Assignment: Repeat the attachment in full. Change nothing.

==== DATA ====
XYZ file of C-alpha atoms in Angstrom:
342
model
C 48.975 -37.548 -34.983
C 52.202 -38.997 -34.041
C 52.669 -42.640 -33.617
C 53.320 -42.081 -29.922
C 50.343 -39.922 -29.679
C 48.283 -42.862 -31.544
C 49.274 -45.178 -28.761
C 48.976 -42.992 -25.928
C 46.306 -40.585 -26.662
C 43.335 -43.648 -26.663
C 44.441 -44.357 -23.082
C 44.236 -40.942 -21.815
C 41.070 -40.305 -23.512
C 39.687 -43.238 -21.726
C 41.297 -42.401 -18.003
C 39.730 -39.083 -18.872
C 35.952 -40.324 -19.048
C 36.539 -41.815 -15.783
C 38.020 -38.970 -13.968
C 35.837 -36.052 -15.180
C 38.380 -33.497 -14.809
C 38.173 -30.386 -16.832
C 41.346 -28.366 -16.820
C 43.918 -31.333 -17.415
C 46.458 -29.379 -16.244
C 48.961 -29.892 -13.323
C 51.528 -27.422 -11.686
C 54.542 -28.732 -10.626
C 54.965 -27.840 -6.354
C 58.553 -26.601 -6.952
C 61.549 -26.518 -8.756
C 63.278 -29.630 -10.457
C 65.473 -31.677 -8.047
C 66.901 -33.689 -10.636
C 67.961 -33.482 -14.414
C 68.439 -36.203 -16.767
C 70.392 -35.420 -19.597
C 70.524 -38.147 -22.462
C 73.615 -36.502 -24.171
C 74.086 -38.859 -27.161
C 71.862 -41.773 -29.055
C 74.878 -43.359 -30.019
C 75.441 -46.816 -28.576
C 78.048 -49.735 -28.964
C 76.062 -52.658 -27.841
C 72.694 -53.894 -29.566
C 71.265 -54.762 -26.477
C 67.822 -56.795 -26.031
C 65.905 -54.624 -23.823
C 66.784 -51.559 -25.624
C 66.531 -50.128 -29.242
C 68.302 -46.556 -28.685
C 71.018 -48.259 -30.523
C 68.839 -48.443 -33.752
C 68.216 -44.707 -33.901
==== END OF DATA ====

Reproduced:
XYZ file of C-alpha atoms in Angstrom:
342
model
C 48.975 -37.548 -34.983
C 52.202 -38.997 -34.041
C 52.669 -42.640 -33.617
C 53.320 -42.081 -29.922
C 50.343 -39.922 -29.679
C 48.283 -42.862 -31.544
C 49.274 -45.178 -28.761
C 48.976 -42.992 -25.928
C 46.306 -40.585 -26.662
C 43.335 -43.648 -26.663
C 44.441 -44.357 -23.082
C 44.236 -40.942 -21.815
C 41.070 -40.305 -23.512
C 39.687 -43.238 -21.726
C 41.297 -42.401 -18.003
C 39.730 -39.083 -18.872
C 35.952 -40.324 -19.048
C 36.539 -41.815 -15.783
C 38.020 -38.970 -13.968
C 35.837 -36.052 -15.180
C 38.380 -33.497 -14.809
C 38.173 -30.386 -16.832
C 41.346 -28.366 -16.820
C 43.918 -31.333 -17.415
C 46.458 -29.379 -16.244
C 48.961 -29.892 -13.323
C 51.528 -27.422 -11.686
C 54.542 -28.732 -10.626
C 54.965 -27.840 -6.354
C 58.553 -26.601 -6.952
C 61.549 -26.518 -8.756
C 63.278 -29.630 -10.457
C 65.473 -31.677 -8.047
C 66.901 -33.689 -10.636
C 67.961 -33.482 -14.414
C 68.439 -36.203 -16.767
C 70.392 -35.420 -19.597
C 70.524 -38.147 -22.462
C 73.615 -36.502 -24.171
C 74.086 -38.859 -27.161
C 71.862 -41.773 -29.055
C 74.878 -43.359 -30.019
C 75.441 -46.816 -28.576
C 78.048 -49.735 -28.964
C 76.062 -52.658 -27.841
C 72.694 -53.894 -29.566
C 71.265 -54.762 -26.477
C 67.822 -56.795 -26.031
C 65.905 -54.624 -23.823
C 66.784 -51.559 -25.624
C 66.531 -50.128 -29.242
C 68.302 -46.556 -28.685
C 71.018 -48.259 -30.523
C 68.839 -48.443 -33.752
C 68.216 -44.707 -33.901